So You Want a Job in Design…Part 2
Good news! You’re back and you’ve made it to the next step, an interview. We start by screening applicants because we want to get a little bit of a sense of who the applicants are beyond their work, and we want to get a better understanding of how that work was produced.
1. Concentrate on the tone when interviewing via the phone.
Remember to sound awake, excited, and invested in the conversation. Try to lead the conversation towards your work, and always have specific projects in mind that you want to talk about. The point of a phone interview is largely informational, as well as for the company to get a sense of your work and how you speak about it. The quality of the work may speak for itself, but you are there to explain the thinking that went into it, the problems that it solves, and why it was a good solution for those problems.
2. Always have questions for the interviewer. At the end, you will always get asked if you have any questions for the interviewer, and guess what: you should have questions for the interviewer. Show that you’ve read the job description and know about the company as well. Mention something you read in a blog post (like maybe this one). Here are some more generic example questions if you’re really in a rut:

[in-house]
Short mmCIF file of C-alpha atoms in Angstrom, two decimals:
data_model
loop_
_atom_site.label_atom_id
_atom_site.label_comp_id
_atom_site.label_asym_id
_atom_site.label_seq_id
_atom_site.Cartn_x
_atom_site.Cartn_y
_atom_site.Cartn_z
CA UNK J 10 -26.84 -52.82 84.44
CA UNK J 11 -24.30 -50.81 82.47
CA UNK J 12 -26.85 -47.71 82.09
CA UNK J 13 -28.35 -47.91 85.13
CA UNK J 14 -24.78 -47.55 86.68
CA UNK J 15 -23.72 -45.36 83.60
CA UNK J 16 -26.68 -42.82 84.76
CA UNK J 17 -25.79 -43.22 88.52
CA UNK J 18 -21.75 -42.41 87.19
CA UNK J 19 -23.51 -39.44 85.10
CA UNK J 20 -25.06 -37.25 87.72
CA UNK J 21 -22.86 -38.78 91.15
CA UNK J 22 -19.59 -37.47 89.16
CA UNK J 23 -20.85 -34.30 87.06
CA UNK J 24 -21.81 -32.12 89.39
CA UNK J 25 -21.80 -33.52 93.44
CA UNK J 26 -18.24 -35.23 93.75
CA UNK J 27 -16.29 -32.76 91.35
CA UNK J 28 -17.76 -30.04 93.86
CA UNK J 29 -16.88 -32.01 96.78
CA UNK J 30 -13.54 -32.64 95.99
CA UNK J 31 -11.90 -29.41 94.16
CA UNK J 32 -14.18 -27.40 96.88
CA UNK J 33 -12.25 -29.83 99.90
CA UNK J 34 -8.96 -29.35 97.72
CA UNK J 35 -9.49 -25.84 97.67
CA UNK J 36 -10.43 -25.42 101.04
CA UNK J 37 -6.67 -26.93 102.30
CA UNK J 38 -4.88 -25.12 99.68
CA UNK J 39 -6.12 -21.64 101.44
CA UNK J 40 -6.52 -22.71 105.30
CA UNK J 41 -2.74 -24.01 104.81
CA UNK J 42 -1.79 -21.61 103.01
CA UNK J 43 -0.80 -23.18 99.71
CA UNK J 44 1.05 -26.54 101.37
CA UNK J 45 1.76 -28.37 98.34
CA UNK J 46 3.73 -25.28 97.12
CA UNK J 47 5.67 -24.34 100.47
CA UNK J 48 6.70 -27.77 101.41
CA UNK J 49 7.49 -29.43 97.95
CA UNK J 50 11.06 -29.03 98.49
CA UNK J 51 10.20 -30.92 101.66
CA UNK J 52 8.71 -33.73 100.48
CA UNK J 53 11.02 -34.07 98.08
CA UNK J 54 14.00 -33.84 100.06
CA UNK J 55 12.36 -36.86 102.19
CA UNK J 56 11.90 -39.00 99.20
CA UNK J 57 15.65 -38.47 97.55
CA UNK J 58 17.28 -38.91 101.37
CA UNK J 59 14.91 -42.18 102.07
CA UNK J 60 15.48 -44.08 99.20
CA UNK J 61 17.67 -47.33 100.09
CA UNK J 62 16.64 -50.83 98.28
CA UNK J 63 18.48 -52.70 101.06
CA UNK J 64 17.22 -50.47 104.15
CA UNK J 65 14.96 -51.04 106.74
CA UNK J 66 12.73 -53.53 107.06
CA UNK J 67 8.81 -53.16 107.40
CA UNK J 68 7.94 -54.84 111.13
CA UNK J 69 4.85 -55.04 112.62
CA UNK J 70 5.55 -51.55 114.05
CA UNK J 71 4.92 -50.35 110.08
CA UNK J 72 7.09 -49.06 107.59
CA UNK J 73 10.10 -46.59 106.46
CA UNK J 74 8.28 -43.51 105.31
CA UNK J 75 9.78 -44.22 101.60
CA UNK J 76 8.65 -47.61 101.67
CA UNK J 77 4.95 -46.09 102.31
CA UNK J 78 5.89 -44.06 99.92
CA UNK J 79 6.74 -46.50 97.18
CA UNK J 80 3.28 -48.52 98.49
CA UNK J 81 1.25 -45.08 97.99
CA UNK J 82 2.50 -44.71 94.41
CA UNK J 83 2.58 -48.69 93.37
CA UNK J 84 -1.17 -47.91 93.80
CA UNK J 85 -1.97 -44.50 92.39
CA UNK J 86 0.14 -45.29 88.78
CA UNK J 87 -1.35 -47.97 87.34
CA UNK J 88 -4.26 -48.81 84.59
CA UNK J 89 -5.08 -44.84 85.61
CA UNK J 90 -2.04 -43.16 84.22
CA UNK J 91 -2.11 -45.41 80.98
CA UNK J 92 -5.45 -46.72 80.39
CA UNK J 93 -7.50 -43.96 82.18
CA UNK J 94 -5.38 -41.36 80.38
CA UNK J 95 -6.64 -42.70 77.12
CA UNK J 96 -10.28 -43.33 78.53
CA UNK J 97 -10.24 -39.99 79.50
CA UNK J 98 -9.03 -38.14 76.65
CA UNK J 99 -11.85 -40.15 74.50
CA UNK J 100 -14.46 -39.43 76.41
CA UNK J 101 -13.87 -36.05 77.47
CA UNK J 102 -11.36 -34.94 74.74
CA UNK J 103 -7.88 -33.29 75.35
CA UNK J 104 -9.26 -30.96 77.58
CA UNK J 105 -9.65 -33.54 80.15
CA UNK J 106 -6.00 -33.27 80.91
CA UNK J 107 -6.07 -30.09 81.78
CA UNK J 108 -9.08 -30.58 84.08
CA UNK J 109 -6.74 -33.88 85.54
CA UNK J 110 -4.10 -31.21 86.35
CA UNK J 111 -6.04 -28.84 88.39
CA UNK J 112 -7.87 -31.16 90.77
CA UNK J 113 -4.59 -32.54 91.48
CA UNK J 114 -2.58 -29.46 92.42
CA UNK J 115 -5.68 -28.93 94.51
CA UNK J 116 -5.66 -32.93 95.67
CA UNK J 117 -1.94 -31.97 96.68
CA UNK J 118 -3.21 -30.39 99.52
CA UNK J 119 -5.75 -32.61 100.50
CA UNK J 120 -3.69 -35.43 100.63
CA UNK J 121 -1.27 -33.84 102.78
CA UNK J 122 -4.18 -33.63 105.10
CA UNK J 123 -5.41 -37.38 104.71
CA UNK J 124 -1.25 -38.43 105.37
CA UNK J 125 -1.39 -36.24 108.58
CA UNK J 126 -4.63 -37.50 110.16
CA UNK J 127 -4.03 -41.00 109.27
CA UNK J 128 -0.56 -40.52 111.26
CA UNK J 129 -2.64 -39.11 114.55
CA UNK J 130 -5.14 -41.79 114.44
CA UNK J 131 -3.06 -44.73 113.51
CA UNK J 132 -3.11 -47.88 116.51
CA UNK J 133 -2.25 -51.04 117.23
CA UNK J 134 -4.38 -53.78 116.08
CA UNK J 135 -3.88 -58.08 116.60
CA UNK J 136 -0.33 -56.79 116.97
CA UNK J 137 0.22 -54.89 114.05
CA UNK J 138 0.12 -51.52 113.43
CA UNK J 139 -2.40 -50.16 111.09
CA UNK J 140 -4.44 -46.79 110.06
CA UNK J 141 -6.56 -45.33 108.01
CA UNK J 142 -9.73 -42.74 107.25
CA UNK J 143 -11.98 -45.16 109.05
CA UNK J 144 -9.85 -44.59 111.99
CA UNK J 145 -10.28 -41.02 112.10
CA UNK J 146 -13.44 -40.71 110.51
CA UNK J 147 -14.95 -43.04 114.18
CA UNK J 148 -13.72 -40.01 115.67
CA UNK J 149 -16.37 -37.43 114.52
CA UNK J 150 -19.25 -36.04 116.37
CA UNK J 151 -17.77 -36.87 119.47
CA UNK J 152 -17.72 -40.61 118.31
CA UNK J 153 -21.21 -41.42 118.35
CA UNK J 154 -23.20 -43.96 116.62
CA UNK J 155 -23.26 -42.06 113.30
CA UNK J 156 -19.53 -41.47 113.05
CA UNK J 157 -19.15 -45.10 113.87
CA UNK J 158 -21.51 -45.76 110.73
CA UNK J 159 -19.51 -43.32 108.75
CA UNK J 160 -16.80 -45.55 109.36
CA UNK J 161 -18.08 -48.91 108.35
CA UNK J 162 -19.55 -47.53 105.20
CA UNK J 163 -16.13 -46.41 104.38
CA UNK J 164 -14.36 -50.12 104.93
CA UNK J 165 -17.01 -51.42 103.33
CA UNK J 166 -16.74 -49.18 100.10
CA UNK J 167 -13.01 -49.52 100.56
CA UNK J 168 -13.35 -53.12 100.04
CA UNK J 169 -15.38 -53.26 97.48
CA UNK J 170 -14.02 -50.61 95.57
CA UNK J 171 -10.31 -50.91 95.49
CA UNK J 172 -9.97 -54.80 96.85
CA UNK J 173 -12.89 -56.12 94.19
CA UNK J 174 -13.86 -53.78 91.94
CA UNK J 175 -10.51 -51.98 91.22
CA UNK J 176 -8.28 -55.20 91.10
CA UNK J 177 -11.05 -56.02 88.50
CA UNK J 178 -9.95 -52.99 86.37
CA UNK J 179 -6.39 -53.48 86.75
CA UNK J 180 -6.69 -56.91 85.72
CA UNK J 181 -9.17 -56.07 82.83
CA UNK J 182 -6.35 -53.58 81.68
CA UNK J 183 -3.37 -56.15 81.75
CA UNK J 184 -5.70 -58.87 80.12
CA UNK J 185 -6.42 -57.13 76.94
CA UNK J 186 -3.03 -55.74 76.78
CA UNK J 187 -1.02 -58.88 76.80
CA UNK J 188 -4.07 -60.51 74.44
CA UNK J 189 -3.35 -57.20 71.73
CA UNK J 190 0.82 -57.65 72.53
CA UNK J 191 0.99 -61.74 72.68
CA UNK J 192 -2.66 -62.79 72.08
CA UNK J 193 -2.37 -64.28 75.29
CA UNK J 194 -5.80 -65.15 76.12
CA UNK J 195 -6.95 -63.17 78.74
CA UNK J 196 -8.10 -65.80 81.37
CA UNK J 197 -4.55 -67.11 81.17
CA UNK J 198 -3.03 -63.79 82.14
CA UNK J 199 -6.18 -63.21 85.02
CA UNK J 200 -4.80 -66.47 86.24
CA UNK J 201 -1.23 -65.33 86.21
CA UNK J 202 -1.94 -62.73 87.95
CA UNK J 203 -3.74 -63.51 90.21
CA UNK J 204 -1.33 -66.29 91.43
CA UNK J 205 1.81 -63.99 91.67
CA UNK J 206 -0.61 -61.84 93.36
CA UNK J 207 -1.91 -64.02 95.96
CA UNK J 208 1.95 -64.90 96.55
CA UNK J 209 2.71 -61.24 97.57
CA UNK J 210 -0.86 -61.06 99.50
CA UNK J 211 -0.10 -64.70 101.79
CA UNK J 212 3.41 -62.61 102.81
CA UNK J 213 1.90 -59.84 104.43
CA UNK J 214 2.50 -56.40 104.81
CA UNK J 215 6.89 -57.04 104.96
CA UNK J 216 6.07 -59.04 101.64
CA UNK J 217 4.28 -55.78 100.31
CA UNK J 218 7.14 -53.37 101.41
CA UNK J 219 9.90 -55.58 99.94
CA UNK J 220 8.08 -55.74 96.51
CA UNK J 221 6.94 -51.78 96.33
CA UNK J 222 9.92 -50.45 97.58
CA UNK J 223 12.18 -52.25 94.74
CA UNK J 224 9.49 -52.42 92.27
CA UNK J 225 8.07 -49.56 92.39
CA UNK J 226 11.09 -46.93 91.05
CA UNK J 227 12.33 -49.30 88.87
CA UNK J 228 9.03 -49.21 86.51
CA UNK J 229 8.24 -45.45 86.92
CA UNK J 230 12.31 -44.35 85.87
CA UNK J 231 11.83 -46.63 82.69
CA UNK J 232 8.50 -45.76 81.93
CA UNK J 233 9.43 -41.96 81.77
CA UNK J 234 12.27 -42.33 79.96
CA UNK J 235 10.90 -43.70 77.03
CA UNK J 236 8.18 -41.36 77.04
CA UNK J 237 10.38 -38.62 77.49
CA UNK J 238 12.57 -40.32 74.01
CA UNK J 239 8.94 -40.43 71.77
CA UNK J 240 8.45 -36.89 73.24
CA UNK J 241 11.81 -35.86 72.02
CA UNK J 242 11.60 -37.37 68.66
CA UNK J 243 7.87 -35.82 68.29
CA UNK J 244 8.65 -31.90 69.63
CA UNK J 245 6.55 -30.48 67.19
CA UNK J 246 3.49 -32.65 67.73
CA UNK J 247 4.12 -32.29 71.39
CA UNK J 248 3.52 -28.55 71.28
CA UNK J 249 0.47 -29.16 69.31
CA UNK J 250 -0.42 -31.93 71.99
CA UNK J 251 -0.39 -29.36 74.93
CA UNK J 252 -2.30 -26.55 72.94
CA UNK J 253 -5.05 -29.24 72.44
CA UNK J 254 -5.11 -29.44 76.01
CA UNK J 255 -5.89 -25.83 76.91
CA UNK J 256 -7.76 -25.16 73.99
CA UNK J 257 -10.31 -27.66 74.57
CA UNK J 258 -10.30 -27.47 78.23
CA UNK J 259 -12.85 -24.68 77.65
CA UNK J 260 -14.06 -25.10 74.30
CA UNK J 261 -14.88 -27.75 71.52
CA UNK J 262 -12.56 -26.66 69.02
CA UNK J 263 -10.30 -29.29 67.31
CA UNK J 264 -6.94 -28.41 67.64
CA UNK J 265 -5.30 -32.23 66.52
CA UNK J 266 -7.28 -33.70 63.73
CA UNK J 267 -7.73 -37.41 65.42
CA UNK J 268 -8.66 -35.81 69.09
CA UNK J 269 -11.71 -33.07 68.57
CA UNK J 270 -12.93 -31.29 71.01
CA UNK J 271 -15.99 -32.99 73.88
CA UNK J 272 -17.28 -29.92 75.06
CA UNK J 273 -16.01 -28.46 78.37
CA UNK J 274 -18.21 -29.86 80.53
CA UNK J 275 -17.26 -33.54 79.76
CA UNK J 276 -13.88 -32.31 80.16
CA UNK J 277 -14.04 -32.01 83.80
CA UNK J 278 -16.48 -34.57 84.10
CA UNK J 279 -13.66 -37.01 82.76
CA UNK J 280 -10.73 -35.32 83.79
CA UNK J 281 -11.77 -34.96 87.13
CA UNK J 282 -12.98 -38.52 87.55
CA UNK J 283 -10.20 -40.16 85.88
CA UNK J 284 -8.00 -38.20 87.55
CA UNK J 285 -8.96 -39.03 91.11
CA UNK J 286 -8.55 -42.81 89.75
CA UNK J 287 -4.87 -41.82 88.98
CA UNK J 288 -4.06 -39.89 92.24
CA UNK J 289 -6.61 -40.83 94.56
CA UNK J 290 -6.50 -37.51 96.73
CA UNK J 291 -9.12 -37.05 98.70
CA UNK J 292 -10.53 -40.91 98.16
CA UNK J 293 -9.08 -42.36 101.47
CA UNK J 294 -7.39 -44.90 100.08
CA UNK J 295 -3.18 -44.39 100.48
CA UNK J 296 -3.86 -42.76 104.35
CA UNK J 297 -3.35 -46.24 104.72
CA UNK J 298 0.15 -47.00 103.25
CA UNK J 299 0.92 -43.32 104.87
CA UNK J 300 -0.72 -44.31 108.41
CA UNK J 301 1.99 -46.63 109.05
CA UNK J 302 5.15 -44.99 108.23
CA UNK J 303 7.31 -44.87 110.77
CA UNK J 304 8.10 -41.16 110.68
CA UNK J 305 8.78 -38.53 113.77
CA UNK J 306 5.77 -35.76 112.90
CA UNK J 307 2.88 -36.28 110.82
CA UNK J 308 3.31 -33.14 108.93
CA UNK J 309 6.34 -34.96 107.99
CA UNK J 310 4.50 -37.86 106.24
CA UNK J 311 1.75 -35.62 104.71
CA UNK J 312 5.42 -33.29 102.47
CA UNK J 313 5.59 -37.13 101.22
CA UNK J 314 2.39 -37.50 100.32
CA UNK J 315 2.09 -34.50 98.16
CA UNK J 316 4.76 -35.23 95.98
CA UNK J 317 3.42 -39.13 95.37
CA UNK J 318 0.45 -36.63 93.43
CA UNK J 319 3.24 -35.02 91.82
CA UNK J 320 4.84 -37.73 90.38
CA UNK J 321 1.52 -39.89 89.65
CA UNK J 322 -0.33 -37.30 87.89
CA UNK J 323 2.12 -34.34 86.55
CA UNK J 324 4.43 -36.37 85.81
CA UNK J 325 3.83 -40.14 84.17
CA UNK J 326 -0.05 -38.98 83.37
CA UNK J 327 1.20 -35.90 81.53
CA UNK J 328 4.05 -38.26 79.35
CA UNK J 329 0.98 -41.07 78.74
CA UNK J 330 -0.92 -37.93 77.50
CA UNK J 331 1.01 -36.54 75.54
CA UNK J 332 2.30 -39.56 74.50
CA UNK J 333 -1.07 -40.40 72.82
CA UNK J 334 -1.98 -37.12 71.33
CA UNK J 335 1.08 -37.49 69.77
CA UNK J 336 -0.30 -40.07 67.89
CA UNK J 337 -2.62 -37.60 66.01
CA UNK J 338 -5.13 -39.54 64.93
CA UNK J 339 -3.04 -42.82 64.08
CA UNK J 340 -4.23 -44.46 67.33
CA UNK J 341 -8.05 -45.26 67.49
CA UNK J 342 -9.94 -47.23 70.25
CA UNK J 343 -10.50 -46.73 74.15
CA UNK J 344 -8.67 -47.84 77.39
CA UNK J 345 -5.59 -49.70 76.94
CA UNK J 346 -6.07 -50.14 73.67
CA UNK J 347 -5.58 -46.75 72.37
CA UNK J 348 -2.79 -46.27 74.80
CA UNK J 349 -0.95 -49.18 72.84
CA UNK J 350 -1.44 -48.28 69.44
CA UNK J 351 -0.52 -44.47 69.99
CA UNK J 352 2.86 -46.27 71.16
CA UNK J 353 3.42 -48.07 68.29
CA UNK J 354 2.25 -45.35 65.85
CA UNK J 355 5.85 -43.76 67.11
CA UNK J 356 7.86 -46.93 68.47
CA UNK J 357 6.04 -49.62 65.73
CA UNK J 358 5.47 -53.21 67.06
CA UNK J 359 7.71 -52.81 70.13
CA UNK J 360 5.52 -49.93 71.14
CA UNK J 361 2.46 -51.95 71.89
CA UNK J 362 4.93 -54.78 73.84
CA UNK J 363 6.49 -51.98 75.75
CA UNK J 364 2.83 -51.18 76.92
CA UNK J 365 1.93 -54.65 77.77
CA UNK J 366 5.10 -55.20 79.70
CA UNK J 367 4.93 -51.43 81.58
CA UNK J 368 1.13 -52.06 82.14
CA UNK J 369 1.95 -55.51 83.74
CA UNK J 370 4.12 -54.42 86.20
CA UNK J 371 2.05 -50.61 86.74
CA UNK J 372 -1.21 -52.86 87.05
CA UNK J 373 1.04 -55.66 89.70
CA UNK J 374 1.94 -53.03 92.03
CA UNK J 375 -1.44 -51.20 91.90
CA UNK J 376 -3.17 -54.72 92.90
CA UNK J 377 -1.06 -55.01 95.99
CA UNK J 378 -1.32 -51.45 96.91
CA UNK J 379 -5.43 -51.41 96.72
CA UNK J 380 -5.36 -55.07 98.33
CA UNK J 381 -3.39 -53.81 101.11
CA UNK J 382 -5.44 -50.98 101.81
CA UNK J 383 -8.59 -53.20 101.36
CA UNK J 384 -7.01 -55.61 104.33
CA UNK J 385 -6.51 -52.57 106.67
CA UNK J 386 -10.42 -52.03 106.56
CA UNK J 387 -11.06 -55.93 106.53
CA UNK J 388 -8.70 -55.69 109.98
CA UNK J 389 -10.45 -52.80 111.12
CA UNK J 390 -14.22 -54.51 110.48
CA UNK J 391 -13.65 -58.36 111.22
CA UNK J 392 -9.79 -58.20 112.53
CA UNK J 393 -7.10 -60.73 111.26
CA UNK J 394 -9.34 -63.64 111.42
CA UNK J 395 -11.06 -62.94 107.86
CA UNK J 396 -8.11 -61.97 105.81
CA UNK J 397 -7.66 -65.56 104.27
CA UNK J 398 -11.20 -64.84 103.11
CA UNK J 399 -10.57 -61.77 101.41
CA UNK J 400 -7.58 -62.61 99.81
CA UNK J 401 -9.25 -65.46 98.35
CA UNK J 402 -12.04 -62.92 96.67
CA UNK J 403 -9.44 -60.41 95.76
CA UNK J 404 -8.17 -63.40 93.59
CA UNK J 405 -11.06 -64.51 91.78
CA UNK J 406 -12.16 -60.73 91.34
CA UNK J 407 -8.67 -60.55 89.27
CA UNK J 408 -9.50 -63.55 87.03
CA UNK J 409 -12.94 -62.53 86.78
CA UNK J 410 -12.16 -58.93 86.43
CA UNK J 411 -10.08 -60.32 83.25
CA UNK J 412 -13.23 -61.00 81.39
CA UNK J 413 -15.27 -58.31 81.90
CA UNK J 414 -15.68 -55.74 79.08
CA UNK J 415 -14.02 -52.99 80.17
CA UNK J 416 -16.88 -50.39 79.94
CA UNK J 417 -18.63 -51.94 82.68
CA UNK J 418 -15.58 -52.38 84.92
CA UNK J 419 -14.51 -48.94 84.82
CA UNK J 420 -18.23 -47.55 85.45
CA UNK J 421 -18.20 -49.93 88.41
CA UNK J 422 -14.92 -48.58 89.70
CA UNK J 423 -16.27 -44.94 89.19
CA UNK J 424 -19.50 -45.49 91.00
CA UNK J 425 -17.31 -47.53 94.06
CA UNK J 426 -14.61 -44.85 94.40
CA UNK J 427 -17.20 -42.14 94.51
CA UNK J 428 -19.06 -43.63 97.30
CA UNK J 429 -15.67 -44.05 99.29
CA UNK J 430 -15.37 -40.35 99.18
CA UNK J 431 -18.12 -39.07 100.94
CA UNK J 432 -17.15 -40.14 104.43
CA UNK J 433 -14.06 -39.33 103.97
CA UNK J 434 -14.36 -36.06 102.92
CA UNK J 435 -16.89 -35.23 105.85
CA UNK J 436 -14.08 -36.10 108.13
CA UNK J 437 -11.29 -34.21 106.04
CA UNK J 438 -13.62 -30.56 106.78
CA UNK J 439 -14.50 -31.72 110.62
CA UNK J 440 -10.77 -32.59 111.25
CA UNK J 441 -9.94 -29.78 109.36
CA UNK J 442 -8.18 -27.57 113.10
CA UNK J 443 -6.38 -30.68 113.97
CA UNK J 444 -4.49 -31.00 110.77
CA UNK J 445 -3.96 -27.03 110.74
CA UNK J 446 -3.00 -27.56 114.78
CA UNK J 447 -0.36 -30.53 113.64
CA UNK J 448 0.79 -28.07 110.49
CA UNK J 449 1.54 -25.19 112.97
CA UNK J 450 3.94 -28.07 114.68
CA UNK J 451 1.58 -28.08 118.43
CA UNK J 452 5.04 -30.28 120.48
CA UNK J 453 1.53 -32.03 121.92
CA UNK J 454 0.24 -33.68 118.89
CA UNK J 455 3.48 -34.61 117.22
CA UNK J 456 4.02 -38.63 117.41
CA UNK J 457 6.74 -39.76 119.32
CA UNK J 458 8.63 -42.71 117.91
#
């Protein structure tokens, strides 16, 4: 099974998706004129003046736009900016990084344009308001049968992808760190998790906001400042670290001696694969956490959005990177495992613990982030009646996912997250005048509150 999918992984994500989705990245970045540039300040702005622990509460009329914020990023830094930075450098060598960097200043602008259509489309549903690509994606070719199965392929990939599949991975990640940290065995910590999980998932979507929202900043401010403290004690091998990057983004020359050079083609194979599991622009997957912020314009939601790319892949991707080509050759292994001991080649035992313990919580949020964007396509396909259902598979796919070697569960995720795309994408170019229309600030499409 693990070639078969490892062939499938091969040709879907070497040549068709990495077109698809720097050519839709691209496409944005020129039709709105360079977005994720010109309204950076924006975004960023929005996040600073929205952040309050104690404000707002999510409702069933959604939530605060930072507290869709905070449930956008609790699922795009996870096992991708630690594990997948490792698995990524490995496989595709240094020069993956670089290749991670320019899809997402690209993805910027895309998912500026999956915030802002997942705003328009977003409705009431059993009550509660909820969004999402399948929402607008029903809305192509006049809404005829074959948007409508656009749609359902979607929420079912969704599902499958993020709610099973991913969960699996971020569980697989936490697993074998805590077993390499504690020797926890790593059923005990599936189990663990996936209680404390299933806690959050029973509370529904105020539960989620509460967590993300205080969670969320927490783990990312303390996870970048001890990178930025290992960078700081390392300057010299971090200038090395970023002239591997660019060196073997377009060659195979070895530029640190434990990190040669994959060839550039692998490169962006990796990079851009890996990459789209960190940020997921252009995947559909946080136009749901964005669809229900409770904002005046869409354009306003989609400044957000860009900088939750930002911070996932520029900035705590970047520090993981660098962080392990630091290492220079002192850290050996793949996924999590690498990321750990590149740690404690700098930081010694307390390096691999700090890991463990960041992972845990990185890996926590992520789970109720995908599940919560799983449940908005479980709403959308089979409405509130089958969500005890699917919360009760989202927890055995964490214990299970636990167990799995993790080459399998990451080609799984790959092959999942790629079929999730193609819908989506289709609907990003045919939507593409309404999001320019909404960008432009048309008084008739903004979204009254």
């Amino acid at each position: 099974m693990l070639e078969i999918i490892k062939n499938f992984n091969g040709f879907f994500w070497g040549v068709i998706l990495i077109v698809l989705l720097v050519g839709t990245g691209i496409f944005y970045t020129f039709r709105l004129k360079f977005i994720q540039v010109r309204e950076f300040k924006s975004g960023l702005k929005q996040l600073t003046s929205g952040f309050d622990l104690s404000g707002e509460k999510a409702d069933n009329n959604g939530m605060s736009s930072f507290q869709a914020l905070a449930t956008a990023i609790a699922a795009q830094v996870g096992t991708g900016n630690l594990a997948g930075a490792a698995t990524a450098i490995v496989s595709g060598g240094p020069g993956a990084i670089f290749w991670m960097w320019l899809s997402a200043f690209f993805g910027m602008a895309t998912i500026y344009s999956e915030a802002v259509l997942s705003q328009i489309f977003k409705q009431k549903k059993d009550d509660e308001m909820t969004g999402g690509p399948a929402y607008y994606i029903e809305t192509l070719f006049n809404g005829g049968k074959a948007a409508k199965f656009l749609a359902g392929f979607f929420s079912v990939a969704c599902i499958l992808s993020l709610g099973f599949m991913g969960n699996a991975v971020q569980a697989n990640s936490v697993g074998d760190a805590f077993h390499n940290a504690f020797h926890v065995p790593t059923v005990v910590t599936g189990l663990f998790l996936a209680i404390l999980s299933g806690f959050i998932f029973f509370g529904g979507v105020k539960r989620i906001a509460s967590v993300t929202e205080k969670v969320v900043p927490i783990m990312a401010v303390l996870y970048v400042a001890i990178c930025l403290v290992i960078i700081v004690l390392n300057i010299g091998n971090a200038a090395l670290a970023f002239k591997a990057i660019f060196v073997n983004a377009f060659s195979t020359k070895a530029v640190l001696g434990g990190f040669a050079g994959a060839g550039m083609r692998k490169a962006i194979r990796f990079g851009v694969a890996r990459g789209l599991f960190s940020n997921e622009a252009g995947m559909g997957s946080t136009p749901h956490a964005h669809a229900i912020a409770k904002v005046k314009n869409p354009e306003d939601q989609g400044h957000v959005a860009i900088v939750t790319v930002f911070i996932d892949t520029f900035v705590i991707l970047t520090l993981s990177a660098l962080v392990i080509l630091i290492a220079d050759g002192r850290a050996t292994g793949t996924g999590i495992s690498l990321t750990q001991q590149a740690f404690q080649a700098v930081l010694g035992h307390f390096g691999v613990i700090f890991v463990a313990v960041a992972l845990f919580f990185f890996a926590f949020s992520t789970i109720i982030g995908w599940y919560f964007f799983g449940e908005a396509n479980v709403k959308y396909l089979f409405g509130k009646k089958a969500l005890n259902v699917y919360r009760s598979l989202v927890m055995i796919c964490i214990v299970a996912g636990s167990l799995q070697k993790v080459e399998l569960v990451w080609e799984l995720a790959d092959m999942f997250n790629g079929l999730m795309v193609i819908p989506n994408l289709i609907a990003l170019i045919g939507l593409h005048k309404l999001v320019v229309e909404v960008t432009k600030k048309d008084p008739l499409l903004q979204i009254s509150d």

- What is an average day for this position like?
- What projects/clients might I be working on/with?
- What do you feel makes your company unique?
- What can I expect out of this position?
- What is the hiring process like moving forward for this role?
3. Show excitement in emails while maintaining professionalism.
When we were asking around other designers what they look for in job applicants, ‘interested and excited’ candidates was a consistently high qualifier. Just be sure to err on the side of classy. This isn’t WWE Summer Slam.
And while we’re talking about emails, don’t use your email address from high school (firstname.lastname@example.org doesn’t send the best message, Weezer peaked at Pinkerton). Something clean and simple like email@example.com, or ideally firstname.lastname@example.org works perfectly.
Follow up. Keep following up. Follow up again. Send an email after every phase saying please and thank you, reminding the employer that you’re interested. It will be seen as interest, and appreciated.
If you do all that, dollars to donuts say you’ll make it onto the in-person interview.